Sometimes the fiber optic installer is faced with a fiber optic cable or cable plant that, at first glance, doesn’t seem reasonable, necessary or even possible to test. However, most situations can be handled with regular test equipment plus some adapter cables and a thorough understanding of standard procedures. Here are some examples from recent jobs that have confused installers.

The first example is a premises cabling network that used a factory-made prefabricated cabling system; it was shipped to the customer location for installation. The system was a ribbon cable backbone with each 12-fiber ribbon in the backbone cable terminated in a mechanical transfer pull-off (MTP) connector. At either end, the cable plant was converted into LC connectors using special MTP-to-12 LC connector breakout cables.

The contract with the customer called for end-to-end testing per TIA 568-C standards. The contractor had already tested insertion loss on most of the cable plant using a light source and power meter, when the customer questioned his methodology. The contractor was using a two-cable reference (OFSTP-14, Method A) since his testing equipment had SC connectors and needed adaptation to the LC connector for testing. The customer had assumed that TIA 568-C still required using an OFSTP-14, Method B, one-cable reference, but the latest TIA 568-C revision recognizes that the new types of connectors, such as the LC and the multifiber/ribbon MTP, require different test methods; it allows those to be used. Thus, the contractor’s test methods were in compliance with TIA 568-C as required by the contract.

Although every fiber tested showed low loss, the customer also wanted the MTP connectors tested. The contractor argued that his end-to-end loss tests showed the losses of the MTP connectors were within specifications and that any further testing would not be productive. But the customer, probably prompted by a vendor, wanted further testing using an optical time-domain reflectometer (OTDR), which is now called Tier 2 testing in TIA 568-C.

The contractor, who really did not want to tie up his crew for another week, argued (correctly, in this case) that the cables were too short for OTDR testing to show anything. However, the customer was adamant and, more importantly, willing to pay for the contractor’s extra time, so he got his mostly worthless OTDR test results.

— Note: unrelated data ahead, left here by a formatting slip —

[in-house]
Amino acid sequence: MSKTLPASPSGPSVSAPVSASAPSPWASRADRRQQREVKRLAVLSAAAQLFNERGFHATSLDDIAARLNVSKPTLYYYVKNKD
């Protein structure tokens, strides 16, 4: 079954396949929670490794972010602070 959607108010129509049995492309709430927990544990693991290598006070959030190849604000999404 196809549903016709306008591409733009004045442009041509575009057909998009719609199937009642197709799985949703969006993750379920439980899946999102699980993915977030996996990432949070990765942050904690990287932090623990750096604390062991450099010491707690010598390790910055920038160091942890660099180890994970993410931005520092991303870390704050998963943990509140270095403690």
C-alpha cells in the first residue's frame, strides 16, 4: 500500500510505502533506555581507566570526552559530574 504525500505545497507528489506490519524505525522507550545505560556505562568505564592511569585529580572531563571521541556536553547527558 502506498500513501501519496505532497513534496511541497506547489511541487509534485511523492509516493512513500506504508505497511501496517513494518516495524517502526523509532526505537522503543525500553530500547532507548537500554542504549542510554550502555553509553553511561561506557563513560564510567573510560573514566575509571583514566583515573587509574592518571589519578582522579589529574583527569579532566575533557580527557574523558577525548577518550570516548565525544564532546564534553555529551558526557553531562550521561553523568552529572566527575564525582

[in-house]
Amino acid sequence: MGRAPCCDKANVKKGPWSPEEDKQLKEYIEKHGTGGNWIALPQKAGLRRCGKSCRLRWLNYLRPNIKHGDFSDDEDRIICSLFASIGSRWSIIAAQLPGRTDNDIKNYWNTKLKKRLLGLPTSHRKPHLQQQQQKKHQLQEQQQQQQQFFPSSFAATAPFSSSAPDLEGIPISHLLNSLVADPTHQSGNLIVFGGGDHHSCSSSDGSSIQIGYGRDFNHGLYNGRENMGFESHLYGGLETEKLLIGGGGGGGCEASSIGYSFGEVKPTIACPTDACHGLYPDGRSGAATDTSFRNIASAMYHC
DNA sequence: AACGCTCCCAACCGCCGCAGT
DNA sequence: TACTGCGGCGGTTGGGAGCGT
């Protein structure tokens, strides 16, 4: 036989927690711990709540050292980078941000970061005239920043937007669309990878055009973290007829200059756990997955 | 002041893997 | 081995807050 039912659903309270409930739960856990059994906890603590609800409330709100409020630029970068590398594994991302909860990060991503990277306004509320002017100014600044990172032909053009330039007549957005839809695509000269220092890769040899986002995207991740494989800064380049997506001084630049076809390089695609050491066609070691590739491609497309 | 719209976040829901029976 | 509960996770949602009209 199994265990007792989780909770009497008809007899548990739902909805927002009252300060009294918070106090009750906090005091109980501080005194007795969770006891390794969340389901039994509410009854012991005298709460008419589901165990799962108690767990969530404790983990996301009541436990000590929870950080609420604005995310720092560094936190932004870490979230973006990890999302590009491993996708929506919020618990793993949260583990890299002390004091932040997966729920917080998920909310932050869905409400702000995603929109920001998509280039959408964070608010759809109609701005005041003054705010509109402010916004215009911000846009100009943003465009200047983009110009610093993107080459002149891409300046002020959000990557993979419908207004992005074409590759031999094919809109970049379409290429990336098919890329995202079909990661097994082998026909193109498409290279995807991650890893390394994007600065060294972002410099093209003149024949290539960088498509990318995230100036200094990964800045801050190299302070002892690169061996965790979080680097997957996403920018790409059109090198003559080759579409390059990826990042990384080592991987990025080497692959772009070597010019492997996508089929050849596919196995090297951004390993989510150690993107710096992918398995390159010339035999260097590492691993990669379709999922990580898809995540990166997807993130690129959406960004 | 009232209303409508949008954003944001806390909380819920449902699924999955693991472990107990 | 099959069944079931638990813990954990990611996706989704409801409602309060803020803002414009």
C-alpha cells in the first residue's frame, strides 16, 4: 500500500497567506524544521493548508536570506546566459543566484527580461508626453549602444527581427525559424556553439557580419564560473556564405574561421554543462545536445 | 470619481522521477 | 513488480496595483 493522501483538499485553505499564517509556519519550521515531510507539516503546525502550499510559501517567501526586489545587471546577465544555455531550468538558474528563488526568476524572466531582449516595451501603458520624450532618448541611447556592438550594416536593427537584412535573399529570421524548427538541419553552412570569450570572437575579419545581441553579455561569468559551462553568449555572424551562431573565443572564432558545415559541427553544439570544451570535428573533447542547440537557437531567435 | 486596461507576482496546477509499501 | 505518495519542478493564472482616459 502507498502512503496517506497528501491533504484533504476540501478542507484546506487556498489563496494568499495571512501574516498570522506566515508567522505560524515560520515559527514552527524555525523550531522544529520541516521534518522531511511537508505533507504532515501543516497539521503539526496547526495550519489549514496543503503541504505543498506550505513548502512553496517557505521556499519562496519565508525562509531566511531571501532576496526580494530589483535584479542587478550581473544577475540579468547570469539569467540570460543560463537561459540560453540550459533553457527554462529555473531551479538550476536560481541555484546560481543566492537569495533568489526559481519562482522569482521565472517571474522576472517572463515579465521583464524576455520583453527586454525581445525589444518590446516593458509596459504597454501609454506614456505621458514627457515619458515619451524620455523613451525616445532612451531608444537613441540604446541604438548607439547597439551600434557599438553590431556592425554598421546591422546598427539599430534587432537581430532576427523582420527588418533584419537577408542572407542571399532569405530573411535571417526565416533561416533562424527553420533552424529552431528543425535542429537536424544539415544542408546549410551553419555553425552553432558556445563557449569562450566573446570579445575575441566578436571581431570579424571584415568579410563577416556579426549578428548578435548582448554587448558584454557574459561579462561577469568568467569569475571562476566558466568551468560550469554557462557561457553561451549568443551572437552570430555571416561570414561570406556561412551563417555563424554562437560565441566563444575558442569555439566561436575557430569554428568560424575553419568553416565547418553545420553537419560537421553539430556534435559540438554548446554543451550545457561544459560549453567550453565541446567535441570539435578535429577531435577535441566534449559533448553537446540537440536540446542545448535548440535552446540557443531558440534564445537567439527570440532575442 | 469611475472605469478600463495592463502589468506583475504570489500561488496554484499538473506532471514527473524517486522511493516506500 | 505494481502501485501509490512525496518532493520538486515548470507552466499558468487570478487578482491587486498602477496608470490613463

The contractor could have tested the MTP connectors with his light source and power meter if he had some matching SC or LC-to-MTP reference cables, but he would have had to use a three-cable reference, which is the only way to test these multifiber connectors. However, the measurement’s uncertainty would have been very high. The proper method is to test the end-to-end loss of the installed cable plant with the MTP connector losses included in the results.

Another instance involved testing plastic-optical fiber (POF) used on the controller of an industrial robot. POF is often used in industrial applications, and some customers have decided to make their own cables rather than buy them at considerably higher costs. The technician working with these cables wanted to know how to test them. POF connectors are designed to connect directly to sources or detectors, not to mate two fibers. Since interconnecting hardware is not available, you cannot perform a standard cable test, which requires connecting the cable under test to a reference cable. Furthermore, POF generally operates at a different wavelength with 650 nm red light-emitting diodes (LEDs).

To test POF, you need a special meter with an adapter for the POF connector and either a special 650 nm LED source or a system transmitter you can use. You also need one known good cable, which will be your reference for all tests. Testing is as simple as connecting the good cable between a source and the meter and checking the power level. Then, you must replace the reference cable with an unknown cable and measure the power. If the power is higher, the cable is better than the reference cable; lower power means it’s worse. Reverse the cable to ensure both connections are good. Knowing how bad a cable can be while still functioning in a system means knowing which cables are good or bad.

The biggest problem contractors seem to have is with OTDR testing. Customers are sometimes convinced that only an OTDR test can validate an installation, even though such testing is often inappropriate. In the next few months, this column will explore OTDRs and help you to understand their proper use.


HAYES is a VDV writer and educator and the president of The Fiber Optic Association. Find him at www.jimhayes.com.